In a delay for the EPA’s Clean Power Plan, the US Court of Appeals for the District of Columbia Circuit yesterday said the full court will hear oral arguments on the carbon emissions rule on Sept. 27. A three-judge panel had been scheduled to hear the case on June 2.
The Clean Power Plan requires existing coal-burning power plants to cut carbon emissions by 32 percent by 2030, compared to 2005 levels. Twenty-seven states and several industry groups have challenged the new regulations in court. In February the Supreme Court stayed implementation of the rule while the lower court determines its legality.
Yesterday’s decision to hear the Clean Power Plan ‘en banc’ is unprecedented, Jeffrey Holmstead, a partner at Bracewell LLP representing the American Coalition of Clean Coal Electricity, told Bloomberg BNA. “I can’t think of another case where before the case was argued before the panel, the full panel stepped in and said, ‘We want to hear this en banc,’ especially when nobody asked for it,” Holmstead said.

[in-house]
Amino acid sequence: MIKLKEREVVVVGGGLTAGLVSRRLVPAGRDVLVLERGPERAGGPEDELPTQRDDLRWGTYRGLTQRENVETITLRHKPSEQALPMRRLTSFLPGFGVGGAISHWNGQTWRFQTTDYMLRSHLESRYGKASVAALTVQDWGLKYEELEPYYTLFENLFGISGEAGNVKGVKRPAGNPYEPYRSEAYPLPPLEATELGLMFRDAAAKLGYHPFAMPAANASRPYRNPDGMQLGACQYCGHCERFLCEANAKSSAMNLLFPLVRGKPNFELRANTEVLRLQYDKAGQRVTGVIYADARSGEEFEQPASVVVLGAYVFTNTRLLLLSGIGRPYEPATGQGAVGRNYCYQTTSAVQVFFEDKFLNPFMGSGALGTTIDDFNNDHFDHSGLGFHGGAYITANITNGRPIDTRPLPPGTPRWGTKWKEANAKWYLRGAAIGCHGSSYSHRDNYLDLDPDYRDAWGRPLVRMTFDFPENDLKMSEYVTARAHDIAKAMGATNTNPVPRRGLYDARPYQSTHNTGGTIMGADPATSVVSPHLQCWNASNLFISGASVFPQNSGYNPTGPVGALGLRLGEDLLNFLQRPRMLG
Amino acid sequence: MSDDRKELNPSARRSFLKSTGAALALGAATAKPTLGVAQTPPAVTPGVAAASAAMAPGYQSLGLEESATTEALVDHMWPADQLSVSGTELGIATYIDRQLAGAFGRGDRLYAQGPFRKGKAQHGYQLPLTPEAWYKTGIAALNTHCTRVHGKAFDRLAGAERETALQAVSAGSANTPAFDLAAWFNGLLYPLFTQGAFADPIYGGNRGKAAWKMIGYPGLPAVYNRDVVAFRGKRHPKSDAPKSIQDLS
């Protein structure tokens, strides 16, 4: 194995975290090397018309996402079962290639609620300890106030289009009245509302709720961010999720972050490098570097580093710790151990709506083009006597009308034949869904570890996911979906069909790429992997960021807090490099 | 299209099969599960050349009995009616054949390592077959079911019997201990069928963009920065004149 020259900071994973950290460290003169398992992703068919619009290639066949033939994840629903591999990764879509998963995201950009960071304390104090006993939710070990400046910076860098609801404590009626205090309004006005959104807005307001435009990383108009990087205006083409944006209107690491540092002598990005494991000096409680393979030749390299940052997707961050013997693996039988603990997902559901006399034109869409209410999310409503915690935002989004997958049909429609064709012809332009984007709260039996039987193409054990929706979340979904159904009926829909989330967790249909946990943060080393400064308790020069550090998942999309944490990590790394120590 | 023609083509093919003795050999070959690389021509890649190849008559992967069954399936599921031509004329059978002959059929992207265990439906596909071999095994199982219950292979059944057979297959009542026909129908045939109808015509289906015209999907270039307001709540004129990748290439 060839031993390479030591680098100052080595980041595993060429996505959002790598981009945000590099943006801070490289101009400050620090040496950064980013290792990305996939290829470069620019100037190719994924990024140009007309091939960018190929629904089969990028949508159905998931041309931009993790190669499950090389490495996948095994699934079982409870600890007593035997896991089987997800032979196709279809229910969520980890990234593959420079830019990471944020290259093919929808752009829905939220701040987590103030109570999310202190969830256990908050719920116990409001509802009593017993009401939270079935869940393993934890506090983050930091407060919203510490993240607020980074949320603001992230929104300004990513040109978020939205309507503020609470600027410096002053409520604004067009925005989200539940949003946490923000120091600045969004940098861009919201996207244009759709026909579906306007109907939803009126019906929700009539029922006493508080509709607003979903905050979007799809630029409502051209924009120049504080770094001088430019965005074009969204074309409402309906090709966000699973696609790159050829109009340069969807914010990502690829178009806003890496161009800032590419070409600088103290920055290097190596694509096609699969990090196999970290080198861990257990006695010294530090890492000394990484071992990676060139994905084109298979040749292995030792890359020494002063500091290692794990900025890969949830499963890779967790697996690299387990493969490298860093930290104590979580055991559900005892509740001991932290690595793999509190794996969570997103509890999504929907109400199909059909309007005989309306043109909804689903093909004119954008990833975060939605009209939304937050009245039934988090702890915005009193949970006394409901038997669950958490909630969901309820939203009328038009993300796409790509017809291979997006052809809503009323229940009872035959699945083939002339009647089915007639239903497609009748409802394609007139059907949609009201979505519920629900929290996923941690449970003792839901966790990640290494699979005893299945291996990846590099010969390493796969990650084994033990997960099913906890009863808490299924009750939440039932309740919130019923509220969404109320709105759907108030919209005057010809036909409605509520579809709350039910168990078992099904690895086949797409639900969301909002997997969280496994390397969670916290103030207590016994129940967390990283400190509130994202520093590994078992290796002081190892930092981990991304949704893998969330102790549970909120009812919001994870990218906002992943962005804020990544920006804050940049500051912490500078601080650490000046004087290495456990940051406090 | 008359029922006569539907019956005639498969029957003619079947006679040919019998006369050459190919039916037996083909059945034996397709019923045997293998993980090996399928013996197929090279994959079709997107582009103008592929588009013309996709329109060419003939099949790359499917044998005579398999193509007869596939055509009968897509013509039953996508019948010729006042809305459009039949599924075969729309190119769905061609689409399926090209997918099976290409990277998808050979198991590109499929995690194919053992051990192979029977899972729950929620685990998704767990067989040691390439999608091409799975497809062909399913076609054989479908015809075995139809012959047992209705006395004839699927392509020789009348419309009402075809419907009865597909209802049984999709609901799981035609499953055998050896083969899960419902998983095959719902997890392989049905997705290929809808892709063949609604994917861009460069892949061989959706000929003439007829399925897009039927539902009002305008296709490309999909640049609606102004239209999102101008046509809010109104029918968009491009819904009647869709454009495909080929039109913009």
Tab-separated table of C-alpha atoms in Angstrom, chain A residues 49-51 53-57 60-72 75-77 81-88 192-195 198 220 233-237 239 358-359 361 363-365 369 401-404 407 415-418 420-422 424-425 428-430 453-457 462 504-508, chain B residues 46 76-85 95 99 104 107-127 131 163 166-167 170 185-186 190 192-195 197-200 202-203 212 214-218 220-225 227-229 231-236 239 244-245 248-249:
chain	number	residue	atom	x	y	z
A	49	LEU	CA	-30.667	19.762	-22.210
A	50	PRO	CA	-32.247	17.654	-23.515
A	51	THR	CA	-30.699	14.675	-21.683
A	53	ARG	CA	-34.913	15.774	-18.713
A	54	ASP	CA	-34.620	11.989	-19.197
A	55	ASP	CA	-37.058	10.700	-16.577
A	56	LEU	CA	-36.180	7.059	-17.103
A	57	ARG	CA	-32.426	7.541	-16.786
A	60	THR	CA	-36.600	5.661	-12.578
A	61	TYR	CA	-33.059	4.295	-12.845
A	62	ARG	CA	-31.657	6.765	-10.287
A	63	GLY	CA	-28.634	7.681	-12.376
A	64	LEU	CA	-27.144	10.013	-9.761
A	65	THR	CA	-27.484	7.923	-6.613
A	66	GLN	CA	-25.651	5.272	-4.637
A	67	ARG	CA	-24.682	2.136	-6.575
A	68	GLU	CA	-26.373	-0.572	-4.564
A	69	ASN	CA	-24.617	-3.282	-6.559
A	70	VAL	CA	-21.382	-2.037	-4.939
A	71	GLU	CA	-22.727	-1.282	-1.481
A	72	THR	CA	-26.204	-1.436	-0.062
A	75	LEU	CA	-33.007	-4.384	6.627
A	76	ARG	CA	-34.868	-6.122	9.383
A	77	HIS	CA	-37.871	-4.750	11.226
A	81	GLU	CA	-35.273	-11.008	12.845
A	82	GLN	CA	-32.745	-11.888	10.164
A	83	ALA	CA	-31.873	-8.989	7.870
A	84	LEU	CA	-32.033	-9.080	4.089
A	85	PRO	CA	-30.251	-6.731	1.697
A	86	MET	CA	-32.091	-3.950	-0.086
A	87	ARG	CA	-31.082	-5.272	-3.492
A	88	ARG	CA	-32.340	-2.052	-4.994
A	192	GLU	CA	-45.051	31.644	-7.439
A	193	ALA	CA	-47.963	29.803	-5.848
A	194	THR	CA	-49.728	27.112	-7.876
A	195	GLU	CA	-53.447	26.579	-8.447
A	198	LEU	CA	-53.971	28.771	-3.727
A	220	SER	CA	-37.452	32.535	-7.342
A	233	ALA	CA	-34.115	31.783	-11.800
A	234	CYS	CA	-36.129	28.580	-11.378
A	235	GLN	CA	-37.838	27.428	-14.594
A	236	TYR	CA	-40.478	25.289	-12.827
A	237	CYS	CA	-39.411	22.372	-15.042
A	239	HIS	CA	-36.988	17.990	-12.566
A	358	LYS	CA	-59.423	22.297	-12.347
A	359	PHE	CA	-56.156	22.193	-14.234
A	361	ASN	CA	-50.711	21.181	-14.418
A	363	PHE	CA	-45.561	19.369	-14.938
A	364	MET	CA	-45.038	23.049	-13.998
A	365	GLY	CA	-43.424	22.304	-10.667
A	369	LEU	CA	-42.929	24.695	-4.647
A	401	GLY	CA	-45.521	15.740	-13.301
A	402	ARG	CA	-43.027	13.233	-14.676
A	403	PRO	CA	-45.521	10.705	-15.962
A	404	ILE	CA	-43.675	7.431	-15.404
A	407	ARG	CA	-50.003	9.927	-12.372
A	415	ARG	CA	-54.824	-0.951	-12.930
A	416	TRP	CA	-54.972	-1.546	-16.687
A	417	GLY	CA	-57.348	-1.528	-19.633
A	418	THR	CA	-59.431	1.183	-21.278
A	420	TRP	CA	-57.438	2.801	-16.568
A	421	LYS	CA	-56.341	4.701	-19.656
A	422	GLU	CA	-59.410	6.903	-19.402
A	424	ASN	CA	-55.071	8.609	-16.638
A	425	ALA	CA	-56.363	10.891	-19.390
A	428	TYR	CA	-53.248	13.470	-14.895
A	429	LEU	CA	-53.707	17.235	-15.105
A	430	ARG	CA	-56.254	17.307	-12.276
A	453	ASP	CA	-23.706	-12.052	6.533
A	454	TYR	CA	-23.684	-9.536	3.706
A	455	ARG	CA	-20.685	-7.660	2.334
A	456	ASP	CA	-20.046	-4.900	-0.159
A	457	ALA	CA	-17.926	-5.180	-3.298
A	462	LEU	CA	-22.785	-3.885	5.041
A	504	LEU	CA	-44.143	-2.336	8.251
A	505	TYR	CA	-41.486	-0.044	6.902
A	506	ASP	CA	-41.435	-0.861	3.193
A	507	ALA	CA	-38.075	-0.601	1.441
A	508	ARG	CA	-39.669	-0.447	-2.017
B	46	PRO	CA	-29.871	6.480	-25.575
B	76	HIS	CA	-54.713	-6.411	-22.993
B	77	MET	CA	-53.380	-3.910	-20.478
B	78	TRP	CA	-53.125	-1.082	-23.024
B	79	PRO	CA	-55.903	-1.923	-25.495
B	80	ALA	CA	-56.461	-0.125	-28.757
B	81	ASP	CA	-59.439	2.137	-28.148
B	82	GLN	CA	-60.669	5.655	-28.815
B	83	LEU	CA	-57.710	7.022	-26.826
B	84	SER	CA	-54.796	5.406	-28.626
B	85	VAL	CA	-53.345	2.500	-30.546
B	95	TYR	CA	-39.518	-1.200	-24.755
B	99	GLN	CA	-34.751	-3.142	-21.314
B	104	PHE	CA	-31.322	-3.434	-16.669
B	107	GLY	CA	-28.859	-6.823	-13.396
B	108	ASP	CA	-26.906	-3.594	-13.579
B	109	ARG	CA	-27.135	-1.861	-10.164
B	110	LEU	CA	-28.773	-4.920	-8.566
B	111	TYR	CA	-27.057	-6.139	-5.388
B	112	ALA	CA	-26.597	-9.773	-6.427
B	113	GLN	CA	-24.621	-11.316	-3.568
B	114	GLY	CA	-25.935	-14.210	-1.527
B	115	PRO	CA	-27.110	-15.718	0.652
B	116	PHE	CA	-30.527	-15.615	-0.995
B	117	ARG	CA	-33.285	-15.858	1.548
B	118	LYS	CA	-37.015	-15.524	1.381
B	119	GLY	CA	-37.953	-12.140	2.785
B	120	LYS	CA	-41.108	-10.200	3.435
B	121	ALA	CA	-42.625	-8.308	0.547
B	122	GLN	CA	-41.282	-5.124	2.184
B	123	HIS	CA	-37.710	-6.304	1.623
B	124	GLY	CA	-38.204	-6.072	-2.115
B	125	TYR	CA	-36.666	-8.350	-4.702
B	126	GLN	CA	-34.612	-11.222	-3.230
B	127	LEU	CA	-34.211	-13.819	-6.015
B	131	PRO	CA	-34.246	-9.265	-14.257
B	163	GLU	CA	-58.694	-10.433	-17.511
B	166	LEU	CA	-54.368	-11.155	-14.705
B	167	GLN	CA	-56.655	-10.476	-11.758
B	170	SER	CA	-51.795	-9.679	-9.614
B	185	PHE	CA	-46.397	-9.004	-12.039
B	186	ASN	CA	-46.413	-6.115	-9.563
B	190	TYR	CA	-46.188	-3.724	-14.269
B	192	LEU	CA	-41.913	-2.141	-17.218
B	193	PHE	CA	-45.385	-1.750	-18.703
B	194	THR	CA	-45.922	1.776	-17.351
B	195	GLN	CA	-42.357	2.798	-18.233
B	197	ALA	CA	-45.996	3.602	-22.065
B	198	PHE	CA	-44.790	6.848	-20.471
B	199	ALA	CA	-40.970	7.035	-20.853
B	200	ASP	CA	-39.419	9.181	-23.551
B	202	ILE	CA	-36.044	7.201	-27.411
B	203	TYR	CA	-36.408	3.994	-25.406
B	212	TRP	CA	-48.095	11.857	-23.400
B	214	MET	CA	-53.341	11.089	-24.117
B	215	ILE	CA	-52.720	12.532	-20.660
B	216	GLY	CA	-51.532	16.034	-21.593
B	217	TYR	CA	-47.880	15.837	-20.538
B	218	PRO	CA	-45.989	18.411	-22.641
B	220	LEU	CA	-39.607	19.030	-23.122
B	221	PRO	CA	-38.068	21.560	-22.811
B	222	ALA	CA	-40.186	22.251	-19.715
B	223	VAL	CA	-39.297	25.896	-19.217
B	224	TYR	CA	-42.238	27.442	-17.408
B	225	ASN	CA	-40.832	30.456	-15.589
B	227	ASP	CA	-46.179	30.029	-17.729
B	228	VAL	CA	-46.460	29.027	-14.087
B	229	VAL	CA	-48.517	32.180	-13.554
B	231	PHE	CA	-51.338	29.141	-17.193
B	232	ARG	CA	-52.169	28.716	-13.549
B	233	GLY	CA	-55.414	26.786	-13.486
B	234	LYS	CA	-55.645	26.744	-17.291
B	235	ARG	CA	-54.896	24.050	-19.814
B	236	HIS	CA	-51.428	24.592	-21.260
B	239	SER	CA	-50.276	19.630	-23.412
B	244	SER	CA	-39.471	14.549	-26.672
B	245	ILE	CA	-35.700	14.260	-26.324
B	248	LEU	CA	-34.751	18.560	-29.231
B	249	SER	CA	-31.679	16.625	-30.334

In an email, Environmental Defense Fund said the court’s action may speed up a decision in the carbon pollution regulation. “Today’s order will enable the full DC Circuit to resolve the legal challenges to the Clean Power Plan immediately and without delay,” said Tomás Carbonell, director of regulatory policy and lead attorney at EDF, which is a party to the case.
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